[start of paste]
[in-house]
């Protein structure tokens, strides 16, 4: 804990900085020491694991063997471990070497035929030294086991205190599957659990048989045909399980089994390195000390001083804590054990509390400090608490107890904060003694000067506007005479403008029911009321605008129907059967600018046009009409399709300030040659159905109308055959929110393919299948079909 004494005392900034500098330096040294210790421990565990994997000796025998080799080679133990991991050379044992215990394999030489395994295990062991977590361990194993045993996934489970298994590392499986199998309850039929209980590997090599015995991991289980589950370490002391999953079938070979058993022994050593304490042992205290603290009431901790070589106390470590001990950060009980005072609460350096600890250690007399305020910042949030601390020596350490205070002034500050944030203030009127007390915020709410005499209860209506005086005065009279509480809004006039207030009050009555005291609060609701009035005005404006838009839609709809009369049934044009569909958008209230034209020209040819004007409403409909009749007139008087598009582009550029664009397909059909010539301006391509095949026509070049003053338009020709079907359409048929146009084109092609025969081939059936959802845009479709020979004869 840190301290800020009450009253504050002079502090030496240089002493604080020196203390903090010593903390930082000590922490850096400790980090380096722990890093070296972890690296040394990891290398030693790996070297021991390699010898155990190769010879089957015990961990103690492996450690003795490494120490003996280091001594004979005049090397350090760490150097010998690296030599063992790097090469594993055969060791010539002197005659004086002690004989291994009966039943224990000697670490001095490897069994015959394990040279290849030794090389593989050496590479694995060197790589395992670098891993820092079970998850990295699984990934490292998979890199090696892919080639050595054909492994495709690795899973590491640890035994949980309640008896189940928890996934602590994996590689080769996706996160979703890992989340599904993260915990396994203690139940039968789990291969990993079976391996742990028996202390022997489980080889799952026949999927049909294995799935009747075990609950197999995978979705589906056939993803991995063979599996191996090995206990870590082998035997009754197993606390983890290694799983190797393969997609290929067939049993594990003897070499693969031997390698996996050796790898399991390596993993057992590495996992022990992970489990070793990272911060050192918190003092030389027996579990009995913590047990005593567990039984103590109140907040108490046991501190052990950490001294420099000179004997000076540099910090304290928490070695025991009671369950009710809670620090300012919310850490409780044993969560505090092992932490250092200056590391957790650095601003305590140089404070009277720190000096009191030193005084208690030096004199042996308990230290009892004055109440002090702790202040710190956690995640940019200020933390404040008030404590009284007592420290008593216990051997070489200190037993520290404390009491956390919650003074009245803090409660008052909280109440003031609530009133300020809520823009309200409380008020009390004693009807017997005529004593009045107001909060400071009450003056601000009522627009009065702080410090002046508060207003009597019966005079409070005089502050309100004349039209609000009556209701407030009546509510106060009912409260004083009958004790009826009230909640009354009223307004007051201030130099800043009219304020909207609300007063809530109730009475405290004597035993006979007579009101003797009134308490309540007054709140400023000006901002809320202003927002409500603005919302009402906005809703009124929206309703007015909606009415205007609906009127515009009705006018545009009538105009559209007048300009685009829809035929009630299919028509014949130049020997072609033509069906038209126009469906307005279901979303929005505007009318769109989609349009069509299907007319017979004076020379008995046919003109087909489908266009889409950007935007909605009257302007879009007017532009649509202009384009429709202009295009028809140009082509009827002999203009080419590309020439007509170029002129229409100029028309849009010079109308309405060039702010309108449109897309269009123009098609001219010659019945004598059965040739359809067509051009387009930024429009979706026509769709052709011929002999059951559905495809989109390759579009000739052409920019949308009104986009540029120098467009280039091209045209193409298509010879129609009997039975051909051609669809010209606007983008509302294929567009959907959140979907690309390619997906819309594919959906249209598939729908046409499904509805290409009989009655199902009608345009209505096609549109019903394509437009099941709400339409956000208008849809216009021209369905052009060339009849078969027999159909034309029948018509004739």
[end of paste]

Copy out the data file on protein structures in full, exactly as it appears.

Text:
[in-house]
């Protein structure tokens, strides 16, 4: 804990900085020491694991063997471990070497035929030294086991205190599957659990048989045909399980089994390195000390001083804590054990509390400090608490107890904060003694000067506007005479403008029911009321605008129907059967600018046009009409399709300030040659159905109308055959929110393919299948079909 004494005392900034500098330096040294210790421990565990994997000796025998080799080679133990991991050379044992215990394999030489395994295990062991977590361990194993045993996934489970298994590392499986199998309850039929209980590997090599015995991991289980589950370490002391999953079938070979058993022994050593304490042992205290603290009431901790070589106390470590001990950060009980005072609460350096600890250690007399305020910042949030601390020596350490205070002034500050944030203030009127007390915020709410005499209860209506005086005065009279509480809004006039207030009050009555005291609060609701009035005005404006838009839609709809009369049934044009569909958008209230034209020209040819004007409403409909009749007139008087598009582009550029664009397909059909010539301006391509095949026509070049003053338009020709079907359409048929146009084109092609025969081939059936959802845009479709020979004869 840190301290800020009450009253504050002079502090030496240089002493604080020196203390903090010593903390930082000590922490850096400790980090380096722990890093070296972890690296040394990891290398030693790996070297021991390699010898155990190769010879089957015990961990103690492996450690003795490494120490003996280091001594004979005049090397350090760490150097010998690296030599063992790097090469594993055969060791010539002197005659004086002690004989291994009966039943224990000697670490001095490897069994015959394990040279290849030794090389593989050496590479694995060197790589395992670098891993820092079970998850990295699984990934490292998979890199090696892919080639050595054909492994495709690795899973590491640890035994949980309640008896189940928890996934602590994996590689080769996706996160979703890992989340599904993260915990396994203690139940039968789990291969990993079976391996742990028996202390022997489980080889799952026949999927049909294995799935009747075990609950197999995978979705589906056939993803991995063979599996191996090995206990870590082998035997009754197993606390983890290694799983190797393969997609290929067939049993594990003897070499693969031997390698996996050796790898399991390596993993057992590495996992022990992970489990070793990272911060050192918190003092030389027996579990009995913590047990005593567990039984103590109140907040108490046991501190052990950490001294420099000179004997000076540099910090304290928490070695025991009671369950009710809670620090300012919310850490409780044993969560505090092992932490250092200056590391957790650095601003305590140089404070009277720190000096009191030193005084208690030096004199042996308990230290009892004055109440002090702790202040710190956690995640940019200020933390404040008030404590009284007592420290008593216990051997070489200190037993520290404390009491956390919650003074009245803090409660008052909280109440003031609530009133300020809520823009309200409380008020009390004693009807017997005529004593009045107001909060400071009450003056601000009522627009009065702080410090002046508060207003009597019966005079409070005089502050309100004349039209609000009556209701407030009546509510106060009912409260004083009958004790009826009230909640009354009223307004007051201030130099800043009219304020909207609300007063809530109730009475405290004597035993006979007579009101003797009134308490309540007054709140400023000006901002809320202003927002409500603005919302009402906005809703009124929206309703007015909606009415205007609906009127515009009705006018545009009538105009559209007048300009685009829809035929009630299919028509014949130049020997072609033509069906038209126009469906307005279901979303929005505007009318769109989609349009069509299907007319017979004076020379008995046919003109087909489908266009889409950007935007909605009257302007879009007017532009649509202009384009429709202009295009028809140009082509009827002999203009080419590309020439007509170029002129229409100029028309849009010079109308309405060039702010309108449109897309269009123009098609001219010659019945004598059965040739359809067509051009387009930024429009979706026509769709052709011929002999059951559905495809989109390759579009000739052409920019949308009104986009540029120098467009280039091209045209193409298509010879129609009997039975051909051609669809010209606007983008509302294929567009959907959140979907690309390619997906819309594919959906249209598939729908046409499904509805290409009989009655199902009608345009209505096609549109019903394509437009099941709400339409956000208008849809216009021209369905052009060339009849078969027999159909034309029948018509004739």